Greg Scarnici is a comedic writer, director, producer, performer and “Saturday Night Live” Associate Producer. Along with his gender-bending drag alter ego, Levonia, he has created videos, music, stage shows, books and other projects. HOT RODS is Greg’s latest book and is a parody of a vintage 1970’s gay porn magazine shot entirely on Fire Island. Featuring feathered hair, mustaches, speedos, un-manscaped torsos, striped athletic socks – and of course – terribly written erotic stories.
Hot Rods features actual porn stars Alex Mecum, Stephen Harte and actors and performers from the New York theatre and arts scene. The magazine, which is sold excusively in US at the moment, consists of five pictorials that are accompanied by “erotic” tales that will be sure to titillate your funny bone.
Who Is Greg Scarnici?
Some slut. Oh, wait. My mother might see this. I do a lot of things, so I usually refer to myself as a NYC-based writer/director/producer/performer/DJ/drag artist who primarily works in comedy and music.
How do you identify?
As my drag alter ego Levonia says, I prefer the pronoun, “it.”
You have written several books, also you have written and performed in several shows , your videos on YouTube have been seen by millions of people. What do you enjoy most and where do you find time for all the above?
Hmmm, I love every aspect of what I do – which is why I do so many different things. But if I had to pick one passion I enjoy the most, it would be film and video production. I love directing set and the process of editing the final product as well. As for time, I’m usually working on a bunch of things at the same time, but some projects get more focus when they need to.
How would you describe your work?
I’m a queer comedic artist. I know it sounds pretentious to call yourself an “artist” but whenever I tell people I’m a comedian, they expect stand-up, not parodies of 70s gay porn magazines and house music video performed by a non-gender conforming bearded drag queen.
How important is comedy in your work and your life?
Comedy has always been a very important part of my life. I think I developed my sense of humor as a queer child as a safety mechanism. By being funny and entertaining people, I was able to make them like me and not want to hurt me. I’ve always surrounded myself with comedic people – both in work and in my personal life because laughter is what helps me get through things like…2020.
How did you decide to come up with Hot Rods, a parody of a vintage 1970’s gay porn magazine shot on Fire Island?
I wanted to make a parody of a vintage gay porn magazine ever since I inherited a collection of used porn on Fire Island about ten years ago. I just found them so over-stylized. It was as if they put more effort into the design of the book than the actual photography. I also loved the truly terrible stories and felt the whole genre would be fun to satire.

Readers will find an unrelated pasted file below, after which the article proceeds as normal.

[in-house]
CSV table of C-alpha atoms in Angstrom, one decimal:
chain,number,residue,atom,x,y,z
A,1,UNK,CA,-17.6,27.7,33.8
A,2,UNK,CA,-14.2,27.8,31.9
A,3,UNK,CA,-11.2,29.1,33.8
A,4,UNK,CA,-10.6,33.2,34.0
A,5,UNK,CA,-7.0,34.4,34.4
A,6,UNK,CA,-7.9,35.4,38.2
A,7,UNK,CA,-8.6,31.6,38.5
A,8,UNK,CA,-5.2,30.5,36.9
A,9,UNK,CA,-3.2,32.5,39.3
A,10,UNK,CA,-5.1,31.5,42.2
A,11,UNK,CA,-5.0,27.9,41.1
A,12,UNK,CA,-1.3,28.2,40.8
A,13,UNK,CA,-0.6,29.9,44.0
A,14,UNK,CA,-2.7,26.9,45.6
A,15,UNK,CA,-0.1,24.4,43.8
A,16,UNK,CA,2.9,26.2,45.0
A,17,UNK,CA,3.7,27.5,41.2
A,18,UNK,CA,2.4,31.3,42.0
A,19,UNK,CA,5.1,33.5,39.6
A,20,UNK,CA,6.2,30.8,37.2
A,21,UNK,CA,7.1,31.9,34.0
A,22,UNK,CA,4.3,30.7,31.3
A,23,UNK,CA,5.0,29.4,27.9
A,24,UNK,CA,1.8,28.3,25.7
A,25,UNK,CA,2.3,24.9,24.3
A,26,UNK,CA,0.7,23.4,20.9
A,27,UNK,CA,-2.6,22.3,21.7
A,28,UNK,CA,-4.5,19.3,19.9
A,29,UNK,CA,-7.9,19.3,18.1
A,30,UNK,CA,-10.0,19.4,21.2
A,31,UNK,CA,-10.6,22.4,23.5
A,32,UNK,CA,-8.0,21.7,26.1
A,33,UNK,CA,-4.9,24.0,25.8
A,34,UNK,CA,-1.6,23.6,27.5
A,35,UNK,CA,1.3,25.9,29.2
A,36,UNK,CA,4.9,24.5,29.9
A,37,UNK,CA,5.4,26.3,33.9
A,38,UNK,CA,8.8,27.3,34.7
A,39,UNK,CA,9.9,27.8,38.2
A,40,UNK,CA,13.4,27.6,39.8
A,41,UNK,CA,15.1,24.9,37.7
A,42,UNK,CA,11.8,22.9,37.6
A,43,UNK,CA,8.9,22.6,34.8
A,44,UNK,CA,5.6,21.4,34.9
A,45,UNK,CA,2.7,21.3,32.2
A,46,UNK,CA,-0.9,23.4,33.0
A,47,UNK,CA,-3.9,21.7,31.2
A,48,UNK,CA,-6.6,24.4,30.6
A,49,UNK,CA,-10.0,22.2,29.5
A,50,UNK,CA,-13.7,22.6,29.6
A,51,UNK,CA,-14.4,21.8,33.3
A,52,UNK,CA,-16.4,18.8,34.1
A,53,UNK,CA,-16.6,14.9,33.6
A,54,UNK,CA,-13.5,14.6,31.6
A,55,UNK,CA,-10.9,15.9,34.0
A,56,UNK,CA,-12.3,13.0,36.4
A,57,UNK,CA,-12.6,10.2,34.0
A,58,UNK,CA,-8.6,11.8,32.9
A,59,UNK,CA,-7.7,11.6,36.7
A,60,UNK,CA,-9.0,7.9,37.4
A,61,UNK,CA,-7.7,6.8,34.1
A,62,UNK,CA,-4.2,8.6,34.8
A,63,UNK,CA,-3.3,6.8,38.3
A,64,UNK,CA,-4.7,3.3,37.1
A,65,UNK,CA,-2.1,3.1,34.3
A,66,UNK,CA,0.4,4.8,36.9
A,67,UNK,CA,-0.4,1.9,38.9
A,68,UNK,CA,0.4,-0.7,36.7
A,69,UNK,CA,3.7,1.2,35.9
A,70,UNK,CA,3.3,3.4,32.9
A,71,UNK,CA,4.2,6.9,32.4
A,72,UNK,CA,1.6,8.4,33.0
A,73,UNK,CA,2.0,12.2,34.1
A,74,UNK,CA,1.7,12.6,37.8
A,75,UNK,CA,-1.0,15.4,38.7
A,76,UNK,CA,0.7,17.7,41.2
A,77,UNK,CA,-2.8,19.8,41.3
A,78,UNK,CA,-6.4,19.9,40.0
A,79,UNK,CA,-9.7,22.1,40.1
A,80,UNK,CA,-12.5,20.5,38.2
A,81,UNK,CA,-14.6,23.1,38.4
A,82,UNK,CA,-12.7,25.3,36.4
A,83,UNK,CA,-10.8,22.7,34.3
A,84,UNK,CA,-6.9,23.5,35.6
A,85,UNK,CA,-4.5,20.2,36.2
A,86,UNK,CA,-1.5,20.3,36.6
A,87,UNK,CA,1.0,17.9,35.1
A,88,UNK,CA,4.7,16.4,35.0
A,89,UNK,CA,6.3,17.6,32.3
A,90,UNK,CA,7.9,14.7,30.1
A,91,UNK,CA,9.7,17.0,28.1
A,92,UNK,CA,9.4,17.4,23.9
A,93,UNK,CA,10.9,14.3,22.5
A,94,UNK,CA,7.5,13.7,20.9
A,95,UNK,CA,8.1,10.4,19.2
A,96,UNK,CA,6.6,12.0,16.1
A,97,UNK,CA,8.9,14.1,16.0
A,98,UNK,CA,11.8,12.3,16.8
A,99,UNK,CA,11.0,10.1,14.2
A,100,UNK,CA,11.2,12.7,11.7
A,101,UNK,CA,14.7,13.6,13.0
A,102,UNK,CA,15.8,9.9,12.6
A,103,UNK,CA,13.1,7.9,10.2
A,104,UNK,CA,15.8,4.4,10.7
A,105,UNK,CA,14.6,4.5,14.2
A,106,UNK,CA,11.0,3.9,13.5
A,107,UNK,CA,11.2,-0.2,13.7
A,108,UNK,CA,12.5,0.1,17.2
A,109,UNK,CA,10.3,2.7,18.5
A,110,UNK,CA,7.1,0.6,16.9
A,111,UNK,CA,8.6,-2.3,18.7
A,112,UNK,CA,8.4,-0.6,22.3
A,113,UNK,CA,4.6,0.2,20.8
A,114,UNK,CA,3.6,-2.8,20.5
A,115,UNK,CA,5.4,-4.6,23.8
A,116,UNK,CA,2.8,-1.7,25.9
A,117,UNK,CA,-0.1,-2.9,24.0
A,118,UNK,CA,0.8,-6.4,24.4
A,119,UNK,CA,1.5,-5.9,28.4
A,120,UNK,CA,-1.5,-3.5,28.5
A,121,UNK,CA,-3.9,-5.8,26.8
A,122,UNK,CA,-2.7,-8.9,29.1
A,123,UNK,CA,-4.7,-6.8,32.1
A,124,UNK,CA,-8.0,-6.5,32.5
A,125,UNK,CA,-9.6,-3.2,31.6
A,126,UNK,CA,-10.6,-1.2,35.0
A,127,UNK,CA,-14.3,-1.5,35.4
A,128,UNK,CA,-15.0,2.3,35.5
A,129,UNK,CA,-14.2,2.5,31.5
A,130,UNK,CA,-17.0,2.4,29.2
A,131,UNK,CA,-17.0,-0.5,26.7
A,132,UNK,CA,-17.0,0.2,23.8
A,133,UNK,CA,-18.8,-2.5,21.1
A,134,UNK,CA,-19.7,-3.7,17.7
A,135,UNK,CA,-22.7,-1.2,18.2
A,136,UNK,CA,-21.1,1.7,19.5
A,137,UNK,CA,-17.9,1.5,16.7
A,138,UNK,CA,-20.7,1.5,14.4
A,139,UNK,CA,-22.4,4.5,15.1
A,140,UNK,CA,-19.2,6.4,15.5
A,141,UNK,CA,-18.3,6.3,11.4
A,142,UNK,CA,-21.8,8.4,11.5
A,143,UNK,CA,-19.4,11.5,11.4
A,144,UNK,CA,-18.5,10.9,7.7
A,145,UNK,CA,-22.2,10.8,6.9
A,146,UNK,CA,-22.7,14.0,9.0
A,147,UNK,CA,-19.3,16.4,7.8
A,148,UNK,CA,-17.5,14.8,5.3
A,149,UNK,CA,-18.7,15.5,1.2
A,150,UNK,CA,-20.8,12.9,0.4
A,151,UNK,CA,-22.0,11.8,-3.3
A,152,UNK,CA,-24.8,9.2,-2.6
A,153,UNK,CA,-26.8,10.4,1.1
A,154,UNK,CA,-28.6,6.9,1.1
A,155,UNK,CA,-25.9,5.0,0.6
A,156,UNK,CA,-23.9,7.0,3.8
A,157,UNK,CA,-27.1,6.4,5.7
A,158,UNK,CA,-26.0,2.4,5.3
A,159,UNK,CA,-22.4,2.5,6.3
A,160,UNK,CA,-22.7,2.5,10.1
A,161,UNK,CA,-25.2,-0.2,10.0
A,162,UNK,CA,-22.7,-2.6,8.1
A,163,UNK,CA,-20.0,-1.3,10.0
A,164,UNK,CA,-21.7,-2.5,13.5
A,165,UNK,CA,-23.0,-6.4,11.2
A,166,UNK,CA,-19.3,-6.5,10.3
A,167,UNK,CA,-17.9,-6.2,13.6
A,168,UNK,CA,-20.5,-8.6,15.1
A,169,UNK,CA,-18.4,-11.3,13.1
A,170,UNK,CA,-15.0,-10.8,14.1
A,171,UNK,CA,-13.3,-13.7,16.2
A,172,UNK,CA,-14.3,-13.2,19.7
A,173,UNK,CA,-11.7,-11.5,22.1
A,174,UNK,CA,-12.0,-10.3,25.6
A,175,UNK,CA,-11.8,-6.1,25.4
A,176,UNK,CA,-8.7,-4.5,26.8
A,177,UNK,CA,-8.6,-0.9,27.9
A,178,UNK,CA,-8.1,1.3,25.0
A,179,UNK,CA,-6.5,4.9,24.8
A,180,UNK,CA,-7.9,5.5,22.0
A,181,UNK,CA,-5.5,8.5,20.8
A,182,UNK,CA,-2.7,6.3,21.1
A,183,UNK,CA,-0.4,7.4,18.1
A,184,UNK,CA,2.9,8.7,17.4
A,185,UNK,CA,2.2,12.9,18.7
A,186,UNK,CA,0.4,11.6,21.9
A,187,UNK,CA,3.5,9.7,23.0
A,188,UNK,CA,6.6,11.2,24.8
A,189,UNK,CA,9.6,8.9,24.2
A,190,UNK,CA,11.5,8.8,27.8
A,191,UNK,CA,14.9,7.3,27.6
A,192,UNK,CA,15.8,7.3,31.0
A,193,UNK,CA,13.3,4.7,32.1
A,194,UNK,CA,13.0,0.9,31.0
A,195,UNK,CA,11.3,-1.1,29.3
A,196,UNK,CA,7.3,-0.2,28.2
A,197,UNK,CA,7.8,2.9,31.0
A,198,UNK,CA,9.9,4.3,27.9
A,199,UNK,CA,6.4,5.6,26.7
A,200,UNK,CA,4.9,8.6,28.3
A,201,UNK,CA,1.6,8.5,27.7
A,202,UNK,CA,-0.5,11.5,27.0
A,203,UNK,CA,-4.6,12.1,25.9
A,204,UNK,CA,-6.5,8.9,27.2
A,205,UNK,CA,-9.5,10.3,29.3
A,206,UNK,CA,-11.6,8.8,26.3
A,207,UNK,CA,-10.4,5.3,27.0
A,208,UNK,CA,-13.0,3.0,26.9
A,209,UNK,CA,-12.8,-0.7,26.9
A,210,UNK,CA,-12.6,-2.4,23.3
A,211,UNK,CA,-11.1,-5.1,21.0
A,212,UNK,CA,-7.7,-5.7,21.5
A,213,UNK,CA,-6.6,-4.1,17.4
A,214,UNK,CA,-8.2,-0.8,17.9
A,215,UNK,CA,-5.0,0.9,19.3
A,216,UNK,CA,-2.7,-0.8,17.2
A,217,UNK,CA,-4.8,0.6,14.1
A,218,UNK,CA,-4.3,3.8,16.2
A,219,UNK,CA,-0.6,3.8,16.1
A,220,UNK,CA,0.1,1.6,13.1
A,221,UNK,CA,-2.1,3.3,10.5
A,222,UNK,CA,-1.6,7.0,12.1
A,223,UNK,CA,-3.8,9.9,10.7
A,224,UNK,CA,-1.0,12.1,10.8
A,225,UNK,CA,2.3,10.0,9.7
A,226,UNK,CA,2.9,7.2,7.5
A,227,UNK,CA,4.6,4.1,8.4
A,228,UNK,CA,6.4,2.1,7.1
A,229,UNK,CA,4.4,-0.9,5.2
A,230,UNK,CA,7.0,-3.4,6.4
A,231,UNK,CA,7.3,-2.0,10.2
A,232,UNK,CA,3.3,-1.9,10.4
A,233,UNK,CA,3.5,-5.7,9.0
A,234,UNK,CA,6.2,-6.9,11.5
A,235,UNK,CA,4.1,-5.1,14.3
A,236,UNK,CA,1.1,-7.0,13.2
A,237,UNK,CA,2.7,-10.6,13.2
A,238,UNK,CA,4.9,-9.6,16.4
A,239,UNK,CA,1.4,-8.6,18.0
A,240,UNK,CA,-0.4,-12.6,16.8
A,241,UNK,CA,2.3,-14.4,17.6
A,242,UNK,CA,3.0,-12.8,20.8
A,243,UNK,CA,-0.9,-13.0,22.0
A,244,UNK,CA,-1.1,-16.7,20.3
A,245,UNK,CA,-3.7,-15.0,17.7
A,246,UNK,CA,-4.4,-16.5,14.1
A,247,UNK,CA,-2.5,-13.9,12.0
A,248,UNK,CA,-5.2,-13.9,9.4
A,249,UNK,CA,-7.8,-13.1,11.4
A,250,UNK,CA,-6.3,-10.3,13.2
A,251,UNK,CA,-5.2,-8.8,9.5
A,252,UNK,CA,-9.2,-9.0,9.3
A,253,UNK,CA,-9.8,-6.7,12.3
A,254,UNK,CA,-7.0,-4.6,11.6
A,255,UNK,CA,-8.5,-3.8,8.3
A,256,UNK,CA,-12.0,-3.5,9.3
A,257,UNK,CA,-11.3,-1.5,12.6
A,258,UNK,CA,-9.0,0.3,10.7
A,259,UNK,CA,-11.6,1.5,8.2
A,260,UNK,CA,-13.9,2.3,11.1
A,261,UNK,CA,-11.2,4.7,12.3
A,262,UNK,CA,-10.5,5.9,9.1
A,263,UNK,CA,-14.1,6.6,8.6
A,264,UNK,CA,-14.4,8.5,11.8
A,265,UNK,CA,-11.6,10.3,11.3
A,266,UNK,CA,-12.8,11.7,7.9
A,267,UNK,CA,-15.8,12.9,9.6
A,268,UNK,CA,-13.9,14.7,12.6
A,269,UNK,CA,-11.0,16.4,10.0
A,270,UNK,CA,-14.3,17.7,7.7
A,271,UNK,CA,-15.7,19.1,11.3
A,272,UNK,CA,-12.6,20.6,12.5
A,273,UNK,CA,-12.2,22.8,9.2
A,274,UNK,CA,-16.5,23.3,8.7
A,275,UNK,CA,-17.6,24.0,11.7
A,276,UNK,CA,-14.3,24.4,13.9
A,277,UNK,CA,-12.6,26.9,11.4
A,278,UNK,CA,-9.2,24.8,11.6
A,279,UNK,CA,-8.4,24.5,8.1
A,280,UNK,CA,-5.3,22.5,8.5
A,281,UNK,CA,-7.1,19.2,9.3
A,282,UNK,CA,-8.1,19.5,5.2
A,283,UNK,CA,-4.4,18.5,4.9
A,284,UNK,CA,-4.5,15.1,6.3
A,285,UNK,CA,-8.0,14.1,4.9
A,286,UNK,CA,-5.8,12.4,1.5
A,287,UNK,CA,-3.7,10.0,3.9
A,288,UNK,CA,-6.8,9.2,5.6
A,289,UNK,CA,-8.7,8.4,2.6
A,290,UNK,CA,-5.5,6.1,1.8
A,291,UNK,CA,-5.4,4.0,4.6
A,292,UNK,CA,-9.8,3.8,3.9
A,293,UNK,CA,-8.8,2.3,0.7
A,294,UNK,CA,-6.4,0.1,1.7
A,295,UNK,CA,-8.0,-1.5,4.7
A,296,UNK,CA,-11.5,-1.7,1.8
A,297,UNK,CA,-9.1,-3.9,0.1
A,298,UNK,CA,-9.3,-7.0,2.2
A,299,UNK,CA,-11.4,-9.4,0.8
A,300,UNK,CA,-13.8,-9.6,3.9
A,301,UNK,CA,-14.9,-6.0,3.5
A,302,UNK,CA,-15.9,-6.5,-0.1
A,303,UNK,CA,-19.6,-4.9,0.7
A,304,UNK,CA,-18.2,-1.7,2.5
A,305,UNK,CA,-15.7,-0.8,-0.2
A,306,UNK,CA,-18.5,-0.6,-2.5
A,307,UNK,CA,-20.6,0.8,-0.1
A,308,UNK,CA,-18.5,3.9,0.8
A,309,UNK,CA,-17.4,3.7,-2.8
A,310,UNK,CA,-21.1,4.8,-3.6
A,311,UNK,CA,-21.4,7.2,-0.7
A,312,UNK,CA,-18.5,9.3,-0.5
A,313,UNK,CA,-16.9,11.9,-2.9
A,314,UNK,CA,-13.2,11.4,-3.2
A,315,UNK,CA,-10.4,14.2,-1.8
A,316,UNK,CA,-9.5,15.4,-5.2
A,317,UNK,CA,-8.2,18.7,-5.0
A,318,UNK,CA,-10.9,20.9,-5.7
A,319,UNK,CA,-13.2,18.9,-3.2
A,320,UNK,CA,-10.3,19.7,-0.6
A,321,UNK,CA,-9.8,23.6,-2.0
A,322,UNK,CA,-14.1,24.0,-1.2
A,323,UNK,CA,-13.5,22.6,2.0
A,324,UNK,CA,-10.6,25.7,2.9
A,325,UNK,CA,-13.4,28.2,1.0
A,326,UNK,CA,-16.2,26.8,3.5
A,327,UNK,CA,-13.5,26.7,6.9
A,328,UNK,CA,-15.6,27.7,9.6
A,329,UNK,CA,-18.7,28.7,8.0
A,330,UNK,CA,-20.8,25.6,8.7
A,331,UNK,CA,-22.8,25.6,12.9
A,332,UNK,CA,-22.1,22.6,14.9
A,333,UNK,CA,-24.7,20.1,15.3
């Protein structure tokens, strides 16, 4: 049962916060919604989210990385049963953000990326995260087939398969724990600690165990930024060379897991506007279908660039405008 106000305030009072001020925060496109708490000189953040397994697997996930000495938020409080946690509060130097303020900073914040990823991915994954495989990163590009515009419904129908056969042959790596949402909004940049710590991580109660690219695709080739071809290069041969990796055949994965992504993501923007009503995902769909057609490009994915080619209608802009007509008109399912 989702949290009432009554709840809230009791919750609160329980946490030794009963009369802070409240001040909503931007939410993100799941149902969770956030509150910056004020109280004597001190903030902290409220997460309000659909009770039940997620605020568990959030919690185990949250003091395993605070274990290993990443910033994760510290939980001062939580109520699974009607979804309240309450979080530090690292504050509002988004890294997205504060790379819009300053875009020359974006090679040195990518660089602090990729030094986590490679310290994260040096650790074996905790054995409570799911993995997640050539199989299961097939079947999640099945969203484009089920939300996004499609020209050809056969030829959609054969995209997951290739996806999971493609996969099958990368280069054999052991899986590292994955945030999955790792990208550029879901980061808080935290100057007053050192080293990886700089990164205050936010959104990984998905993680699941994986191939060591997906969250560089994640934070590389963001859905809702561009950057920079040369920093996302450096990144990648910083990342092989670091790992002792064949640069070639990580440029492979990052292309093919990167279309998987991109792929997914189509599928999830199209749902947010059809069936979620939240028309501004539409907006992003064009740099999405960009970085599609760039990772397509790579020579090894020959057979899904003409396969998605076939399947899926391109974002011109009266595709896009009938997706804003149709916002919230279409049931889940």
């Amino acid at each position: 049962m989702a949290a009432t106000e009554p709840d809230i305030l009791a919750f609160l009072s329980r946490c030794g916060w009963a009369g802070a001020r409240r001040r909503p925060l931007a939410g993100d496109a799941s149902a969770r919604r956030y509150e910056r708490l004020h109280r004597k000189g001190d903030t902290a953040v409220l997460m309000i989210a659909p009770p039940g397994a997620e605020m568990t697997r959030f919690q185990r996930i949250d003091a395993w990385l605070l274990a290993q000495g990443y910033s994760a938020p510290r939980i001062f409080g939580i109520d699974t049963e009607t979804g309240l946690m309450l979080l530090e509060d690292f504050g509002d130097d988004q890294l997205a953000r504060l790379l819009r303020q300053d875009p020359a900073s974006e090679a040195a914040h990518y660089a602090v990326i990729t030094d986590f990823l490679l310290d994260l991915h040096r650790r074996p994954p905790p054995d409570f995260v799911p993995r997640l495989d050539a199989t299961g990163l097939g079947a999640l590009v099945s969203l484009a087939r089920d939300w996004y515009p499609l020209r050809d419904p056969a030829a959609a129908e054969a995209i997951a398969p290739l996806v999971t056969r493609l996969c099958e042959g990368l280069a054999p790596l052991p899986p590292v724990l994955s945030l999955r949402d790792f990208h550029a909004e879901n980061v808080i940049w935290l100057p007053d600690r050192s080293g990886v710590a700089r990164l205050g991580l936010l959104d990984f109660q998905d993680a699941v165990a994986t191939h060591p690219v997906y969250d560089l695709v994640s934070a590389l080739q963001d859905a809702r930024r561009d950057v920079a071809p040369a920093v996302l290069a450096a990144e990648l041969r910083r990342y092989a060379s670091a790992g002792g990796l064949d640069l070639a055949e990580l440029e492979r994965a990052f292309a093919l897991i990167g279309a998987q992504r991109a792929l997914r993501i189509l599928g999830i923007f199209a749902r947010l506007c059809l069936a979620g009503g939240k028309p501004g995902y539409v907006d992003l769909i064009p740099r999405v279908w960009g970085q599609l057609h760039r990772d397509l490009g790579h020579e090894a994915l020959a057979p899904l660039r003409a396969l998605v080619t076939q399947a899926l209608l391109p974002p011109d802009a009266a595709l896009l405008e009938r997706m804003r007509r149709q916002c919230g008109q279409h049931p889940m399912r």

When did you start going to Fire Island and why did you choose this area?
I started going to Fire Island back in 1992 because Cherry Grove and Fire Island Pines are LBGTQ beach communities that are not too far from my home in Brooklyn, New York. I’ve always loved the beach, and the fact that I could be myself without a care in the world n this queer paradise made Fire Island so much more special for me.
How would you describe Hot Rods and what is the idea behind?
Hot Rods is a parody of a vintage gay porn parody that aims to shed a light on the soon-to-be forgotten printed magazine format.
Why did you choose actual porn actors Alex Mecum, Stephen Harte to be featured in Hot Rods?
Basically, because I’m friends with them. Every model in the book is a friend of mine I knew visited Fire Island, so I would just tell them to text me when they were out on the island and had a few hours to spare. Then we’d put on toupees and have fake sex on the beach.
Do you like to express yourself through comedy, parody and sarcasm?
Yes, yes and of course, bitch.
Who is Levonia and how did this persona of yours appear?
Levonia is my drag alter ego who was created during an impromptu video shoot that went viral on YouTube many years ago. You can read all about her creation in my last book, “Dungeons and Drag Queens” wink wink.
What do Greg and Levonia have in common?
We both love fun and to spread love and positive energy.
Is there enough LGBTQ+ representation in the film industry?
I feel television is doing a much better job at addressing the problem of LBGTQ+ representation than film right now. Every week, it seems there is a new show featuring LBGTQ+ people, and shows like Legendary on HBO Max that are completely queer. As for the film industry, it still has a long way to go to make sure our community is represented in a better way.
Is there something you would like to do but haven’t had the chance to do yet?
Just like Madonna, I want to rule the world. Wait, no I don’t. That sounds like really terrible and onerous task. Instead, I would love to helm an all-queer sketch comedy show one day.
What is the most beautiful thing you have been told?
Your stretch marks aren’t that disgusting…
How did this pandemic change you and your life?
One of the positive things to come from this pandemic is that it forced me to have longer, more meaningful social encounters with friends. Instead of crowding into a bar and saying a casual hey to 25 people, I now find myself having long, in-depth conversations with the people I am about to have socially distant drinks with and really catch up and connect.
What are your future plans?
To survive 2020.
More of Greg Scarnici here:
*all images are courtesy of Greg Scarnici